US radioactive waste exchange branded 'nuclear ping-pong'
Around 700kgs of highly-enriched uranium will be sent across the Atlantic from Scotland.
The UK Government has been accused of playing “nuclear ping-pong” after revealing plans to ship radioactive waste to the US.
Around 700kgs of highly-enriched uranium will be sent across the Atlantic from the former Dounreay Nuclear Power Plant in Caithness, the largest-ever shipment of radioactive waste from the UK.
Prime Minister David Cameron is expected to set out the plans at the International Nuclear Security Summit in Washington on Thursday.
As part of the deal, a shipment of American uranium will be sent to the European atomic agency to be converted into medical isotopes used to diagnose and treat cancer.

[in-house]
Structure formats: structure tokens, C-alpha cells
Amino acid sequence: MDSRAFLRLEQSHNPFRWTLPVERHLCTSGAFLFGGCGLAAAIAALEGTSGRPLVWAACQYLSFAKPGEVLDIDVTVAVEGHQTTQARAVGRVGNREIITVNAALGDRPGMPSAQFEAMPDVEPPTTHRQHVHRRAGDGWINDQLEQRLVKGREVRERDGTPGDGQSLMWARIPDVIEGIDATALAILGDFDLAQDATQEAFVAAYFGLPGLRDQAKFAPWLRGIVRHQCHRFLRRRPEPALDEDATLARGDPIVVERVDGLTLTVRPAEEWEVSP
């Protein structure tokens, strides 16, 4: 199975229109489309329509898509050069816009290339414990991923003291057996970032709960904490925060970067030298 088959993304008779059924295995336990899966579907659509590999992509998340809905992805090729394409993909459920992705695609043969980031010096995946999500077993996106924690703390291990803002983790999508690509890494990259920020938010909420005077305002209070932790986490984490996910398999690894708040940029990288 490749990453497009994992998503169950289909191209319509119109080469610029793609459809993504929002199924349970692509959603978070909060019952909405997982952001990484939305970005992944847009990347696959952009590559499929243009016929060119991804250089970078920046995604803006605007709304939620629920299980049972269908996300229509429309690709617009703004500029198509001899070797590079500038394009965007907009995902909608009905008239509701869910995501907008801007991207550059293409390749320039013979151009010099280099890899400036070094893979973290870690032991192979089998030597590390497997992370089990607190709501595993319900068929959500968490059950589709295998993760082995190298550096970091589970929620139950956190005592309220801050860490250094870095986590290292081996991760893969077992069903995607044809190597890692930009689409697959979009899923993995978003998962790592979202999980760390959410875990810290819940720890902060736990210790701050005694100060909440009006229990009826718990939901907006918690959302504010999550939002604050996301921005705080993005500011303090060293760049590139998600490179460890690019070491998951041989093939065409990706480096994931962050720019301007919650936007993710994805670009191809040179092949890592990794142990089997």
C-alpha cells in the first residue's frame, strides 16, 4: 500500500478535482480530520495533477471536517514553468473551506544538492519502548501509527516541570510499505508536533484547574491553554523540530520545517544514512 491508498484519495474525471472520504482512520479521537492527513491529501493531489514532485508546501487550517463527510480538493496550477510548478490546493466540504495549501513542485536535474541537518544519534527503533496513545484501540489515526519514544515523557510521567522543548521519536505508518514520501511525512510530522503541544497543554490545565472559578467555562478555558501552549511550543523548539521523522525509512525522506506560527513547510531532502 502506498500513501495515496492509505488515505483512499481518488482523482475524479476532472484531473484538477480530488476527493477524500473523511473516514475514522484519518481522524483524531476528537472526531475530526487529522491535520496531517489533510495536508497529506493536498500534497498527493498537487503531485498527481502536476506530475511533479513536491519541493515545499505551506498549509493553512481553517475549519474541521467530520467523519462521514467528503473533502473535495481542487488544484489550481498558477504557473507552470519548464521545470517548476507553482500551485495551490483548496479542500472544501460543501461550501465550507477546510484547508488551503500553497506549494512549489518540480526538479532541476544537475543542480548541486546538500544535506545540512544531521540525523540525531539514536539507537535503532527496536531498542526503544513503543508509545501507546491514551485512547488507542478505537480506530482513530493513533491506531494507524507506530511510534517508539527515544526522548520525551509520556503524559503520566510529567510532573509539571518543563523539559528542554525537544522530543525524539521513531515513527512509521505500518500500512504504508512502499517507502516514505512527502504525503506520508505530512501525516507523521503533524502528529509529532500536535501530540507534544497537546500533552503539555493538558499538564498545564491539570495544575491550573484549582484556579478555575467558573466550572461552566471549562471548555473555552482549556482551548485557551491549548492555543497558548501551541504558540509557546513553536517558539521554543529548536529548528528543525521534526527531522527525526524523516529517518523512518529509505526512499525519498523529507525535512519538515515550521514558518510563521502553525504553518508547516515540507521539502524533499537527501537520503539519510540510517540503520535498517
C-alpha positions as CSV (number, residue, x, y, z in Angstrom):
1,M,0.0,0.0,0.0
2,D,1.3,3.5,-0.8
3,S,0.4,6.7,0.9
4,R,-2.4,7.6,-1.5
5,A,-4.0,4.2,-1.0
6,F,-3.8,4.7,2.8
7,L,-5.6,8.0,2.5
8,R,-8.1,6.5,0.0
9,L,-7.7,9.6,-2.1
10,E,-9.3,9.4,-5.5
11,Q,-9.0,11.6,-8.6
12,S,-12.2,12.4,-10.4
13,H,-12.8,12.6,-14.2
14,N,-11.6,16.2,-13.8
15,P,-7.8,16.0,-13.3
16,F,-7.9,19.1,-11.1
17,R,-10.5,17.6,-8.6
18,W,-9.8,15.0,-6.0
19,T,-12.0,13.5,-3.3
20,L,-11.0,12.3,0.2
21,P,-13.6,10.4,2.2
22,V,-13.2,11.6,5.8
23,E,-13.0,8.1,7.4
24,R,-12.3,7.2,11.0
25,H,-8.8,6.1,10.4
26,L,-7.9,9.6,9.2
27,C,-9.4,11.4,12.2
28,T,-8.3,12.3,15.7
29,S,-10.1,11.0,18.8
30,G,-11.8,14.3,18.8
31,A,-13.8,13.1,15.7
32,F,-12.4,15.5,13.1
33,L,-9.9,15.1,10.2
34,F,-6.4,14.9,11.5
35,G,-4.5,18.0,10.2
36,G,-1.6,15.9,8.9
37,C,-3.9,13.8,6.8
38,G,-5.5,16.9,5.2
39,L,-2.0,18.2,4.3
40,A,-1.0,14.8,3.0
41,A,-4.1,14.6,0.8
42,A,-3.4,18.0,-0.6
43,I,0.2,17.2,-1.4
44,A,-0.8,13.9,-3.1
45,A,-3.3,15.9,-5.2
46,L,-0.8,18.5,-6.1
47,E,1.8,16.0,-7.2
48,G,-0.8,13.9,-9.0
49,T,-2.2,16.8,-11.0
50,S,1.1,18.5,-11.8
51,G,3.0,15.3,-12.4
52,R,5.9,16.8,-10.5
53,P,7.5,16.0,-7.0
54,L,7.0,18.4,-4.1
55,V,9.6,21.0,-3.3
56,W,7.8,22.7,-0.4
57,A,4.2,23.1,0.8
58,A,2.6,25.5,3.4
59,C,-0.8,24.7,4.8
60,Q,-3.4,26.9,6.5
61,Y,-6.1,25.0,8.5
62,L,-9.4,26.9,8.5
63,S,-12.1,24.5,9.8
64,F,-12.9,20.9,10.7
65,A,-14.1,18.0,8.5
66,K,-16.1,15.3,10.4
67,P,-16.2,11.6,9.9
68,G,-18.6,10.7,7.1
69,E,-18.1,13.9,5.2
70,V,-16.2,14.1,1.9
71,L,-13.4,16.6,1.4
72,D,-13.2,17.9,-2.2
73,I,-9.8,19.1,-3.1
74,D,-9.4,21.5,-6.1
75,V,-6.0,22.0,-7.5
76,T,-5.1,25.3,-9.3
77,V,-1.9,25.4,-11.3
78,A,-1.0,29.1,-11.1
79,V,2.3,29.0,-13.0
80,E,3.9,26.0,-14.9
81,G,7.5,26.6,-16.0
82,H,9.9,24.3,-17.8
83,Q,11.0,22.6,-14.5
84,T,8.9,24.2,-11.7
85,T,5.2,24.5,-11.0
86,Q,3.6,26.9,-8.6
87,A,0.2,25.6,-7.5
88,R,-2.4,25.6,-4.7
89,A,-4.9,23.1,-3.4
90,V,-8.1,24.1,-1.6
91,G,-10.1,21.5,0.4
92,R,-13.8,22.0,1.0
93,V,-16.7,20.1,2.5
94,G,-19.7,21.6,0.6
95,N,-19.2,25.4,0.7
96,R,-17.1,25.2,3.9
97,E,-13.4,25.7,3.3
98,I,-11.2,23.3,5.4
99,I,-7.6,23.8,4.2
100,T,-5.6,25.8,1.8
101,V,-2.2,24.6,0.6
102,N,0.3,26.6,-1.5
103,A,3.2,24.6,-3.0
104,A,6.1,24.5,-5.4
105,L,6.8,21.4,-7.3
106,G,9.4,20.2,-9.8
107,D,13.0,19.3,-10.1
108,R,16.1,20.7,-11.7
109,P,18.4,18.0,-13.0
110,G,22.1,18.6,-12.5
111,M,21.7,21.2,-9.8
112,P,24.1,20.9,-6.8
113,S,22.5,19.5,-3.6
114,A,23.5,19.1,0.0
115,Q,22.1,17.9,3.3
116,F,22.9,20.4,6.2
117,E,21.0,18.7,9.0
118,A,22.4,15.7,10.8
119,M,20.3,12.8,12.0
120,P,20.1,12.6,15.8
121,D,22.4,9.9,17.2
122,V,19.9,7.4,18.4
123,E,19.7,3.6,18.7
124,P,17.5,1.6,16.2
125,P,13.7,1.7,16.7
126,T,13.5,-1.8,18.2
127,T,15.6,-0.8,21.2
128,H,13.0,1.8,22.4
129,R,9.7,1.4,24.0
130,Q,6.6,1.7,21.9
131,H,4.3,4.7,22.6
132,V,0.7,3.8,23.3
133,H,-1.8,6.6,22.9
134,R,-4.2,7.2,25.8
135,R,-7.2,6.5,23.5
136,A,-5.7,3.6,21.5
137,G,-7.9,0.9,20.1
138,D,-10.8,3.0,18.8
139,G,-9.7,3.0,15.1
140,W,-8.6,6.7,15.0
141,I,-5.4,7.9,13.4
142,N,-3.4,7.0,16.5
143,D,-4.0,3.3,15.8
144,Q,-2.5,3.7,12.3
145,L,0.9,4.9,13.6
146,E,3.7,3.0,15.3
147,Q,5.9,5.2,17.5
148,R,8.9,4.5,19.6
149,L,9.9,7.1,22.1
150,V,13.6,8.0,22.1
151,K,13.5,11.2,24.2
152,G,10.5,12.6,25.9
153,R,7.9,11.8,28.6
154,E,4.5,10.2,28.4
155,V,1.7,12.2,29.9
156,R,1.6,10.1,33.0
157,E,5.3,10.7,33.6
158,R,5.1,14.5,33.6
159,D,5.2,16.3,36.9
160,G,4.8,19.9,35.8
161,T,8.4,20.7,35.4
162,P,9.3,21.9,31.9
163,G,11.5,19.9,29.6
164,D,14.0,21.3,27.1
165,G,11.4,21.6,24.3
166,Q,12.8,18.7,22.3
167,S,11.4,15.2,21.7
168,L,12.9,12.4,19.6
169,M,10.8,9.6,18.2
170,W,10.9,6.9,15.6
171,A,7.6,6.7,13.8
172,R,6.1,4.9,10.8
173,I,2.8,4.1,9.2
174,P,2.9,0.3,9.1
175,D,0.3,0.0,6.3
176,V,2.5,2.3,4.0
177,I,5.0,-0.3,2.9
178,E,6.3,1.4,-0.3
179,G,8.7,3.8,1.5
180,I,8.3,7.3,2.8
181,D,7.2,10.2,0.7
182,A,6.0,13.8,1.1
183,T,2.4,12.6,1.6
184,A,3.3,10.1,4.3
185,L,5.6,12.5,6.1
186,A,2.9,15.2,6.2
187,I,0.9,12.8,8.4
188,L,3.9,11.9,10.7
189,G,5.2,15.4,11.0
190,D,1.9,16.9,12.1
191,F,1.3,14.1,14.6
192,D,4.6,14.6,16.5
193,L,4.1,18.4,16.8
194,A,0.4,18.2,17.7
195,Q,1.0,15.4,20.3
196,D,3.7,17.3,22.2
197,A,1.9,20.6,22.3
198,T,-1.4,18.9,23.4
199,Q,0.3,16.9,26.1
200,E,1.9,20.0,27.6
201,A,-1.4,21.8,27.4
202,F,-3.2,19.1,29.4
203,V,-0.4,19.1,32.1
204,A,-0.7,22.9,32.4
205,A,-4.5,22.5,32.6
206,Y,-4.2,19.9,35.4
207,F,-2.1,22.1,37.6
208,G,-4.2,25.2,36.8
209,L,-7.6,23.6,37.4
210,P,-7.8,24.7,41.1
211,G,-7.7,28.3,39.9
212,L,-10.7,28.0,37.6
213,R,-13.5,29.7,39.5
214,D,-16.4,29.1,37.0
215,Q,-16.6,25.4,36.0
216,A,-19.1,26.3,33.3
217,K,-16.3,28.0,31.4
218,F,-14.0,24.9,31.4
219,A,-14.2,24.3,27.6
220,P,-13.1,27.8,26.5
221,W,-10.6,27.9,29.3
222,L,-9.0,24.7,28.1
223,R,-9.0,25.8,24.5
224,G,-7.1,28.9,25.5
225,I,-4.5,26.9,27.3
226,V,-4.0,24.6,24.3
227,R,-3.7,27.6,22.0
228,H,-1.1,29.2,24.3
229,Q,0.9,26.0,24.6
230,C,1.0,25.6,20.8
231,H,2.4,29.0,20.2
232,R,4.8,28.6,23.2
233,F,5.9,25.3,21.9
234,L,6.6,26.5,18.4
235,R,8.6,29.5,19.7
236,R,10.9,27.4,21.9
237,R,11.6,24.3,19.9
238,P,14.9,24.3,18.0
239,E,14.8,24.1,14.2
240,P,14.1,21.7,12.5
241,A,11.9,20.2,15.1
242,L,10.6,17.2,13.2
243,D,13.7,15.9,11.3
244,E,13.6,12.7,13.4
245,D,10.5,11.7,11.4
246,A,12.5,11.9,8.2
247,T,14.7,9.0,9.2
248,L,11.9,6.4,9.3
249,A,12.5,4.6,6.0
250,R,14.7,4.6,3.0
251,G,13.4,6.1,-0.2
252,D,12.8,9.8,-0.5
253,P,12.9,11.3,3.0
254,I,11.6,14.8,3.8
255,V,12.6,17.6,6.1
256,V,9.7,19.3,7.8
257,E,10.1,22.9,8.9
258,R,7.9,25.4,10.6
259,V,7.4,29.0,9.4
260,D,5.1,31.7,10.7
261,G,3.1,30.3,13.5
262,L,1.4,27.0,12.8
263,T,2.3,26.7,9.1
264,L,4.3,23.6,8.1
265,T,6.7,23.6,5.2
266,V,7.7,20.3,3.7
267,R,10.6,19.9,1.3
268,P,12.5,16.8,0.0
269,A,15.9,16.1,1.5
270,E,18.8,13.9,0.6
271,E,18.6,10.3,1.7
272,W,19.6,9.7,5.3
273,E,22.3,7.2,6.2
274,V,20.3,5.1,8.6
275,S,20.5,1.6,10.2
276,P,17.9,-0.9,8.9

But Friends of the Earth Scotland director Dr Richard Dixon said: “Only the nuclear industry could think it was a good idea to risk playing ping-pong with large quantities of one of the most dangerous materials on the planet across the Atlantic.
“Europe is littered with plenty of highly radioactive waste from both reactors and weapons, there cannot possibly be a need to be importing any more from the US, nor for us to be sending ours to them.
“Nuclear waste should be dealt with as close to where it is produced as possible rather than risking transporting it in ships or planes. This waste will remain dangerous for tens of thousands of years. The consequences of an accident during transit would be horrific."
The US uranium will be processed in France for use in hospitals across Europe.
A government source described the situation as a “win-win”, adding: “We get rid of waste and we get back something that will help us to fight cancer."